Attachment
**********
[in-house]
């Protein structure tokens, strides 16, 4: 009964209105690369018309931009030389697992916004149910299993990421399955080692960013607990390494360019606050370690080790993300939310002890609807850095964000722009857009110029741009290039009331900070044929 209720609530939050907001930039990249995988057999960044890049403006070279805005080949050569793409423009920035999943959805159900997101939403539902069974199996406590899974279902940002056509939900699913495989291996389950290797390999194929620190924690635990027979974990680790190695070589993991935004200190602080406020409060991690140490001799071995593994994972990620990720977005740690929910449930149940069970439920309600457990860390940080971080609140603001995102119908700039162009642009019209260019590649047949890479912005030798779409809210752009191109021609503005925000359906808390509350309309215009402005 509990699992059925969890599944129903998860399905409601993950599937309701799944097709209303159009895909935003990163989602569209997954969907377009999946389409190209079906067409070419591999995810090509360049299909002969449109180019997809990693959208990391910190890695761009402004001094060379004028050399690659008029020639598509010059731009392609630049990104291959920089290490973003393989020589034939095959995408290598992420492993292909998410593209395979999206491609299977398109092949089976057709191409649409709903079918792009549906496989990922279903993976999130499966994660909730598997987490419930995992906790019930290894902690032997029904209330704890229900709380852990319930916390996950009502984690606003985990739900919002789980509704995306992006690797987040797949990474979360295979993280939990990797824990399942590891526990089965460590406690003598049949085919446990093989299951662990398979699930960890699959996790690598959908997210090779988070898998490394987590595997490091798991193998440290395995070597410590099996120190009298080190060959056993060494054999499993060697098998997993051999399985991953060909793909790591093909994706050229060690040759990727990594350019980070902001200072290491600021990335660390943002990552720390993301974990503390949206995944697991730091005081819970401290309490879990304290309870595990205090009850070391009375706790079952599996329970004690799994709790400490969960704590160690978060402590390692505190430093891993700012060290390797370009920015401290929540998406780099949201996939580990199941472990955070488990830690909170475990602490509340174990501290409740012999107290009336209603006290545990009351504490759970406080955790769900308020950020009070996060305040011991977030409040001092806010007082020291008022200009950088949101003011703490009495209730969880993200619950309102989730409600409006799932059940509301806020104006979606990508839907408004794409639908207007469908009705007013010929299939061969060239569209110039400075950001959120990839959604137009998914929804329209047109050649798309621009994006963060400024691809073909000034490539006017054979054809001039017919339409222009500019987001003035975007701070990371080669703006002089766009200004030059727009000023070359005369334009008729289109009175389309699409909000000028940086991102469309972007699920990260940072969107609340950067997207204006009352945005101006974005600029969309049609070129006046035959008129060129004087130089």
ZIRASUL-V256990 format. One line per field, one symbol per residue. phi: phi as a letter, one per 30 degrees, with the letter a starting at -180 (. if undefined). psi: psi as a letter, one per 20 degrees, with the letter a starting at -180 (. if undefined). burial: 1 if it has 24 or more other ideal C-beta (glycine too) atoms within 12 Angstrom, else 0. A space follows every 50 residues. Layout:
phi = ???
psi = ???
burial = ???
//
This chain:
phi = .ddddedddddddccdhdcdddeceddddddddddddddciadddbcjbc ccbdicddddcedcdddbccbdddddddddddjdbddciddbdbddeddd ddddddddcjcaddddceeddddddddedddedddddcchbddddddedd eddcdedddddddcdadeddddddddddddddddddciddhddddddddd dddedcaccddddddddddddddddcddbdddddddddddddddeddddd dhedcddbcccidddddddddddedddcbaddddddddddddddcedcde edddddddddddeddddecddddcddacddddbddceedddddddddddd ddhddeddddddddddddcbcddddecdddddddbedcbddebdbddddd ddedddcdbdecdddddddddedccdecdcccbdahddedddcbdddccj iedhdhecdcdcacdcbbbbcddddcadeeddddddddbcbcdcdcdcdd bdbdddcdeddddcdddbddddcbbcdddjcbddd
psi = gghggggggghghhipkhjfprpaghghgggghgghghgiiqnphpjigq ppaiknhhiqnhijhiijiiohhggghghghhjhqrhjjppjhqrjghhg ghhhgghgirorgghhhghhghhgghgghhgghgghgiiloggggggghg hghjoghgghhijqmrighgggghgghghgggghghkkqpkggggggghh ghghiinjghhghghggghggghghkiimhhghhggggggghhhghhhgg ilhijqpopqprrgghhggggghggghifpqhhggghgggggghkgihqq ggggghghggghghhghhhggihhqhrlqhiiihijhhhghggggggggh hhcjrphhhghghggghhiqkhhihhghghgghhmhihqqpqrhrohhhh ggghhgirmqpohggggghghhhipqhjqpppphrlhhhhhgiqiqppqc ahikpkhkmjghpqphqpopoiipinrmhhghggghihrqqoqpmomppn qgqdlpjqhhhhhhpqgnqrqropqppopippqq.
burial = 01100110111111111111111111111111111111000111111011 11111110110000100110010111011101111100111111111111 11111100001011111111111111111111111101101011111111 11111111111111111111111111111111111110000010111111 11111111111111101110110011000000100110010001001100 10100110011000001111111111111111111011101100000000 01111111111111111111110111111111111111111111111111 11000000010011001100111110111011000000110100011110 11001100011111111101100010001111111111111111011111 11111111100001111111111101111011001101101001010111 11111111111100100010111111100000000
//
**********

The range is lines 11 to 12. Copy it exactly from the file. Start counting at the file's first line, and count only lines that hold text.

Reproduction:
burial = 01100110111111111111111111111111111111000111111011 11111110110000100110010111011101111100111111111111 11111100001011111111111111111111111101101011111111 11111111111111111111111111111111111110000010111111 11111111111111101110110011000000100110010001001100 10100110011000001111111111111111111011101100000000 01111111111111111111110111111111111111111111111111 11000000010011001100111110111011000000110100011110 11001100011111111101100010001111111111111111011111 11111111100001111111111101111011001101101001010111 11111111111100100010111111100000000
//